Friday, December 16, 2016

What Should Presidential Electors Do? Negotiate.

Guest Blogger

Robert Yablon

            With the Electoral College set to vote in just a few days, the debate over the role of Presidential Electors has reached a fever pitch.  Should this year’s Electors follow longstanding norms and rubberstamp their state’s popular vote winner, or should they buck tradition and dump Trump?  Missing from these discussions is an alternative that seems tailor-made for the age of Trump.  Perhaps Electors should do what Trump himself would likely do in their shoes: negotiate.

Encouraging Electors to negotiate with a would-be President may be a way to reconcile, at least in part, our competing instincts about the Electoral College’s function.  Negotiations are an option because, as the dump Trump contingent correctly observes, the Constitution does not require Electors to ratify state popular vote outcomes.  Constitutionally speaking, Electors are free agents. 

            But do we really want Electors to exercise their constitutional prerogative and disregard the will of their state’s voters?  Some have suggested that Hillary Clinton’s national popular vote win gives Electors license to discount the state-by-state results.  But this amounts to a request to change the rules after the game has been played.  For better or worse, everyone knew going in that the election would turn on winning enough votes in the right places, not on tallying the most votes overall.

Others have argued that Electors should exercise their constitutional prerogative this year because Trump is, in their view, unfit for office.  The Framers, they say, designed the Electoral College as a safety valve and left Electors free to vote their conscience precisely to ensure that the presidency does not fall into the hands of a demagogue.  At least one Republican Elector has taken this position and announced his intention to vote for someone else.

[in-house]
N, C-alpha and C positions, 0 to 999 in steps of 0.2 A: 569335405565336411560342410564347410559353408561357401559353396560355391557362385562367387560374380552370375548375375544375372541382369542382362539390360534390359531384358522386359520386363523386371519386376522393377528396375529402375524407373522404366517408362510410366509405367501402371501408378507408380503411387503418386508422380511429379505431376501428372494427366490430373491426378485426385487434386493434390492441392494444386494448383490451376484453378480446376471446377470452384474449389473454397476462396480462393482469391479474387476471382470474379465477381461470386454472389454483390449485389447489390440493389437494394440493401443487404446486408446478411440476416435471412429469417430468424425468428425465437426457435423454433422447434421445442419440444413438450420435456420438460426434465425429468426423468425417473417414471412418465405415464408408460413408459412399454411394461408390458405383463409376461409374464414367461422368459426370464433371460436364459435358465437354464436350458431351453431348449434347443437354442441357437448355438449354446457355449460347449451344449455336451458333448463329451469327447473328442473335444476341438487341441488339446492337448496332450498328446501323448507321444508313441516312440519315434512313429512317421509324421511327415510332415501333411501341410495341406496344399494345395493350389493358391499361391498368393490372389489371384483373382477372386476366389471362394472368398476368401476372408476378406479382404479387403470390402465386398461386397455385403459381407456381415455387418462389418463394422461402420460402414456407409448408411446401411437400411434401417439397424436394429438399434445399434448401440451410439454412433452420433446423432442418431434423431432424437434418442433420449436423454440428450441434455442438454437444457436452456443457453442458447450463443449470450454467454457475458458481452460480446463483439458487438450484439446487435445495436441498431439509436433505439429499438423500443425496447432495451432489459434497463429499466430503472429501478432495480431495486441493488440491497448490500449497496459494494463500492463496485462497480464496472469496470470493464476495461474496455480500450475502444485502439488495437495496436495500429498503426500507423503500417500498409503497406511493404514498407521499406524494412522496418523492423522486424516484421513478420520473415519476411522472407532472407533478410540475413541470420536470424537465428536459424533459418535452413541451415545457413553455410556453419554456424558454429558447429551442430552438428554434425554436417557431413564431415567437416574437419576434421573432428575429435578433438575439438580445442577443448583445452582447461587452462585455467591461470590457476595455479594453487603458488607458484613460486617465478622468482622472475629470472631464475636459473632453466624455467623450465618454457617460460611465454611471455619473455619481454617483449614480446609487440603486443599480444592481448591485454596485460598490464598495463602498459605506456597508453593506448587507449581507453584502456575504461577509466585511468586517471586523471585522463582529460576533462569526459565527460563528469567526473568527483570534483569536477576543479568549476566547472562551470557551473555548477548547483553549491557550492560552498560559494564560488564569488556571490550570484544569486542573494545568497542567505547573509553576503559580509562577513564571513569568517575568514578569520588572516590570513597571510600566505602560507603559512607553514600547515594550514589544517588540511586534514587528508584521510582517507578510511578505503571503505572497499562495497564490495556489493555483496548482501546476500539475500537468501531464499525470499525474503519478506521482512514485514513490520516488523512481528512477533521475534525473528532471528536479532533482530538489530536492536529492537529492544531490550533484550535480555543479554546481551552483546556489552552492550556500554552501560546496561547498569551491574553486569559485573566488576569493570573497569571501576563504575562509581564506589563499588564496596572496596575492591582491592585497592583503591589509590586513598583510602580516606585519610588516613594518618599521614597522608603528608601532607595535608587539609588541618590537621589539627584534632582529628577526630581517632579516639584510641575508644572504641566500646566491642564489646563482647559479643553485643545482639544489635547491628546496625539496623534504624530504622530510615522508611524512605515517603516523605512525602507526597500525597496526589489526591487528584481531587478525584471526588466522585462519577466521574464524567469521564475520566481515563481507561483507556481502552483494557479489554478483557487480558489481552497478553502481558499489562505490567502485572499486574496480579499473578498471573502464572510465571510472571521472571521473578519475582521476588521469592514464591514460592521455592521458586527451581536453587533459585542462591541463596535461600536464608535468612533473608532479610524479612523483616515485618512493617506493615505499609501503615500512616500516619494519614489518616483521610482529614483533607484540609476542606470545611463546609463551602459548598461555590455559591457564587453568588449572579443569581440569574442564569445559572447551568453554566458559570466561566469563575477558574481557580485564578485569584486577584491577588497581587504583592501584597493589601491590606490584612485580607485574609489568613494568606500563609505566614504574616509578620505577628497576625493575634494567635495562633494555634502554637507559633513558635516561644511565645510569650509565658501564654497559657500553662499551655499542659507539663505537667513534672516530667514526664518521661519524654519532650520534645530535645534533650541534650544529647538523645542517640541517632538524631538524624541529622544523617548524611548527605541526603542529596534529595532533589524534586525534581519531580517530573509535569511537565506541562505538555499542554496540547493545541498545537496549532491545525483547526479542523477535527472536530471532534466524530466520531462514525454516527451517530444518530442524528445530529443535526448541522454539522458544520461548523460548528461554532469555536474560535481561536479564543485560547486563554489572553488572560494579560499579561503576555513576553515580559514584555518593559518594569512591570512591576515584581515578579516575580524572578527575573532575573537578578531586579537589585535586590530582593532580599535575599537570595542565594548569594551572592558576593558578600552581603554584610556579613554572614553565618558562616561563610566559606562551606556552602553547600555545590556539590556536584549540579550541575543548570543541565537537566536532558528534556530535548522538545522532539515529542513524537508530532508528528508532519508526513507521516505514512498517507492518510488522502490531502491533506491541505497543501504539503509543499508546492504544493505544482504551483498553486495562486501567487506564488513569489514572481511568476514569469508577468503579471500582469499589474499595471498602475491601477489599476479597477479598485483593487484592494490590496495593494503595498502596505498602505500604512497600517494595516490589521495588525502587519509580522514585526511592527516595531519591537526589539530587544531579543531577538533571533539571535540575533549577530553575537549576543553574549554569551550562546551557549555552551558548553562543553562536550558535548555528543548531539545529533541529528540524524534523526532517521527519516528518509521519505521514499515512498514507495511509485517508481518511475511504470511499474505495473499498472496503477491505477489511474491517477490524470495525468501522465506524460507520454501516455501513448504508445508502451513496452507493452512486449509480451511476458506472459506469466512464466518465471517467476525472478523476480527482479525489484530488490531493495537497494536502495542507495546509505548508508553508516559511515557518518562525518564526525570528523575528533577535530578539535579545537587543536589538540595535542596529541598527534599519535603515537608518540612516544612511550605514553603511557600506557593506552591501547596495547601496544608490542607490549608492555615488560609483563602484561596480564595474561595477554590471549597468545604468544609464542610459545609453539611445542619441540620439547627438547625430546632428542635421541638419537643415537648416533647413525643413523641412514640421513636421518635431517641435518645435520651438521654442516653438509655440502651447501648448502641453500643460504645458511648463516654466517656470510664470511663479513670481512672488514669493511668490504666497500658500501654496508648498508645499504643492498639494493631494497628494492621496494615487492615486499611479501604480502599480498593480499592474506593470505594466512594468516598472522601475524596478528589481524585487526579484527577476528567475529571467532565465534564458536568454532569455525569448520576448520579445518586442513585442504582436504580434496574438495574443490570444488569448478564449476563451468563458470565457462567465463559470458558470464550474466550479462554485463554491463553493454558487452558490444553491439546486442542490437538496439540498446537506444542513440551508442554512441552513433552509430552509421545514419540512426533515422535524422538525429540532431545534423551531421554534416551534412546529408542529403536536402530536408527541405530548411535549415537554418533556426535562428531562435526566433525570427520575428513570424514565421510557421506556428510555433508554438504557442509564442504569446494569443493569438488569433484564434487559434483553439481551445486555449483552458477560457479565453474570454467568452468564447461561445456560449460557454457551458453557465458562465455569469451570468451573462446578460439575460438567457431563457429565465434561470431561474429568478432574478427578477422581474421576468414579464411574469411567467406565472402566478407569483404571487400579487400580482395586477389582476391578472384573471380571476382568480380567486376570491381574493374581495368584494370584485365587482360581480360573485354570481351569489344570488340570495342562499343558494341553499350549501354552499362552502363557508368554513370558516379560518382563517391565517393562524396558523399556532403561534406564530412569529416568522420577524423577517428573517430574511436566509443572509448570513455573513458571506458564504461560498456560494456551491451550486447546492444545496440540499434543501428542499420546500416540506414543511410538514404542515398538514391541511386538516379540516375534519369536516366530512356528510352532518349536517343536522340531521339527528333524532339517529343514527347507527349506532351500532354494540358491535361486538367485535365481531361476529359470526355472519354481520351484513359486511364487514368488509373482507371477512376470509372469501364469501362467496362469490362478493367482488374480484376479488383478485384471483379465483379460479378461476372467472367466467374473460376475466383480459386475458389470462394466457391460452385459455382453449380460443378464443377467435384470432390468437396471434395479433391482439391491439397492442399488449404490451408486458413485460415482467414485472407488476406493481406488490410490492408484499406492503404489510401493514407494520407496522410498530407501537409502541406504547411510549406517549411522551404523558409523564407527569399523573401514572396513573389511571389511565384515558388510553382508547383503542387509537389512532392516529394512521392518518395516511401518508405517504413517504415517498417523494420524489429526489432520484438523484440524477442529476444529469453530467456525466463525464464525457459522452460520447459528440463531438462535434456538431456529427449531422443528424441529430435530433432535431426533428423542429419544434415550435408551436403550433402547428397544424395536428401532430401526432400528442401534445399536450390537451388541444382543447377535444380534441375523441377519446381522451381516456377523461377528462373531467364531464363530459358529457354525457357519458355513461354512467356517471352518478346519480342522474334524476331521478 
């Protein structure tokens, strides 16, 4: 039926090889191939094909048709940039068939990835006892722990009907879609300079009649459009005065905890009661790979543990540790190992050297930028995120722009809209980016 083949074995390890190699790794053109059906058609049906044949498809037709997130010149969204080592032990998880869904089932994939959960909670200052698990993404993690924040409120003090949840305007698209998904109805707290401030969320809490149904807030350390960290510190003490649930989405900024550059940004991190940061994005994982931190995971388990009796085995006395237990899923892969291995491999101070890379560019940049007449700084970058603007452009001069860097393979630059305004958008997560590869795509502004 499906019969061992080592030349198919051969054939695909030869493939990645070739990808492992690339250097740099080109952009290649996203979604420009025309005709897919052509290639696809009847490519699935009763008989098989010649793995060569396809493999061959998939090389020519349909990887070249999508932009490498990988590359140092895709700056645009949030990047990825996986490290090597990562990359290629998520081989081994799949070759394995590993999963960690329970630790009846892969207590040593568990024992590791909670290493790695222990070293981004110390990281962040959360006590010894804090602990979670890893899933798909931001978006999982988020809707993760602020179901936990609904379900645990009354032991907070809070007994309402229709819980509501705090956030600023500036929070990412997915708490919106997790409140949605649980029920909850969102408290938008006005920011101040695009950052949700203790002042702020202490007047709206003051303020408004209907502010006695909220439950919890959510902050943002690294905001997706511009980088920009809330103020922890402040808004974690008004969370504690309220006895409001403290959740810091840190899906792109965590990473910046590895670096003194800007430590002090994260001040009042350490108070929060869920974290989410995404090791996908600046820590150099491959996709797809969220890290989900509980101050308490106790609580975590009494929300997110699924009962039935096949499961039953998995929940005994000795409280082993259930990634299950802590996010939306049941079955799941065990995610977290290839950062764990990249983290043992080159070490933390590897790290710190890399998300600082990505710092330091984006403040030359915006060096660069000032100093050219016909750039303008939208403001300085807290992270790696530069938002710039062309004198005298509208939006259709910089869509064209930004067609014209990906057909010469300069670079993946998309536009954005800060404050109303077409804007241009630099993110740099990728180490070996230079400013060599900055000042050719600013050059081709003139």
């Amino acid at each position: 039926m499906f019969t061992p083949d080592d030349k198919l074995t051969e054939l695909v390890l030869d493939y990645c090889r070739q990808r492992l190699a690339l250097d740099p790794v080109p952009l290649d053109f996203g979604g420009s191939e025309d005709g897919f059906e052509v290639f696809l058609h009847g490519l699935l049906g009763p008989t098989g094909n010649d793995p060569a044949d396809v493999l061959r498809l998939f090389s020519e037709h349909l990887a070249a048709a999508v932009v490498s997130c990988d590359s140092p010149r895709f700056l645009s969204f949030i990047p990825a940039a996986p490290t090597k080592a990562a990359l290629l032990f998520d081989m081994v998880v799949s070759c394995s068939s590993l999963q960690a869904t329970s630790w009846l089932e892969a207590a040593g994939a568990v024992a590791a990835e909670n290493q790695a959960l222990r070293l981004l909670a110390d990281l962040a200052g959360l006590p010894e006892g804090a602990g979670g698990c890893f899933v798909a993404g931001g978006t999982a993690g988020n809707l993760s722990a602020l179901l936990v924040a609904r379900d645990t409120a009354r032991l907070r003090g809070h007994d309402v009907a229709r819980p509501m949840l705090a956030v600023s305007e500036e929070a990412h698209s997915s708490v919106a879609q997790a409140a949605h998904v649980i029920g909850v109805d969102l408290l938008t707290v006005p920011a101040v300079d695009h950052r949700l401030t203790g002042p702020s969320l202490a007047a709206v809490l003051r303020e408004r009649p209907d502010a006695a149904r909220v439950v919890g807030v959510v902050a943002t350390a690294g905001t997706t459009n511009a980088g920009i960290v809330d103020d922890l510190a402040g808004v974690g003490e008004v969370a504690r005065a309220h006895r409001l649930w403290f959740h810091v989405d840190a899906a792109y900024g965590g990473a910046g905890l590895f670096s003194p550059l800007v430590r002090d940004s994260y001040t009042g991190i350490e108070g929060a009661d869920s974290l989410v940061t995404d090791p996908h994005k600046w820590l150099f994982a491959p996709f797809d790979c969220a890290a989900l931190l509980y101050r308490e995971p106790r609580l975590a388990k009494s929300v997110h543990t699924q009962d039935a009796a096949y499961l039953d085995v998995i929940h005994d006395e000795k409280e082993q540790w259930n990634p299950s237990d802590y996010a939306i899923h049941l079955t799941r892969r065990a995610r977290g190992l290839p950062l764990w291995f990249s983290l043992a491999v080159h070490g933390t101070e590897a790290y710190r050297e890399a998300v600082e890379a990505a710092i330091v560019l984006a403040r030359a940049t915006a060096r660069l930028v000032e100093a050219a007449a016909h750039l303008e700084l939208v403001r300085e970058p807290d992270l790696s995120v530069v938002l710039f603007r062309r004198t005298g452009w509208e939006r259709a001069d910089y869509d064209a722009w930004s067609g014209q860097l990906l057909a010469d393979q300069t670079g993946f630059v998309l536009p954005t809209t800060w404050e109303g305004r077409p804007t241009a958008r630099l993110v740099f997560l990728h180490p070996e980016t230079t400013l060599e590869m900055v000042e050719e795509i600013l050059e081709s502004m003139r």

Even if the Framers envisioned the Electors as guardians against tyranny (a debatable point), we probably cannot and should not rely on Electors to play this role.  On one hand, most Electors will be reluctant to defy their state’s voters, either because they genuinely support the winner, or because they fear the backlash that defiance could bring.  On the other hand, galvanizing Electors to follow their own personal compasses might well set a precedent we would come to regret.  (Imagine the outcry if Hillary Clinton had presumptively won the Electoral College only to be thwarted by a band of rogue Electors who viewed her email travails as disqualifying.)  Moreover, even if some Electors are open to alternative candidates, they face the collective action problems that Jack described in his post last night.

Electors, however, can be faithful to their state’s voters without forsaking their constitutional prerogative entirely.  The real value of that prerogative is to give Electors leverage—a point that Trump of all people should appreciate.  As he put it in The Art of the Deal, leverage means “having something the other guy wants.  Or better yet, needs.  Or best of all, simply can’t do without.”  For aspiring Presidents, electoral votes are indispensible.  If Trump, the consummate dealmaker, were an Elector, would he simply hand his vote to his state’s popular vote winner without seeking anything in return?  Unlikely.

            To be clear, Electors emphatically should not seek to exchange their votes for personal gain.  Such conduct would almost certainly expose them to legal liability and would be a grave betrayal of the public’s trust.

            Instead, the idea is for Electors to negotiate as agents of their state’s voters, mindful of the electorate’s will.  They should expect to support their state’s winning candidate.  But they also should consider seeking actions or commitments from that candidate on behalf of the voters they represent.  Electors could pursue such deals individually, or, to increase their clout, they could coordinate within or across states.  If the candidate refuses their overtures, Electors would then have cause to withhold their votes or back someone else, ideally someone broadly acceptable to the voters who supported the state’s popular vote winner.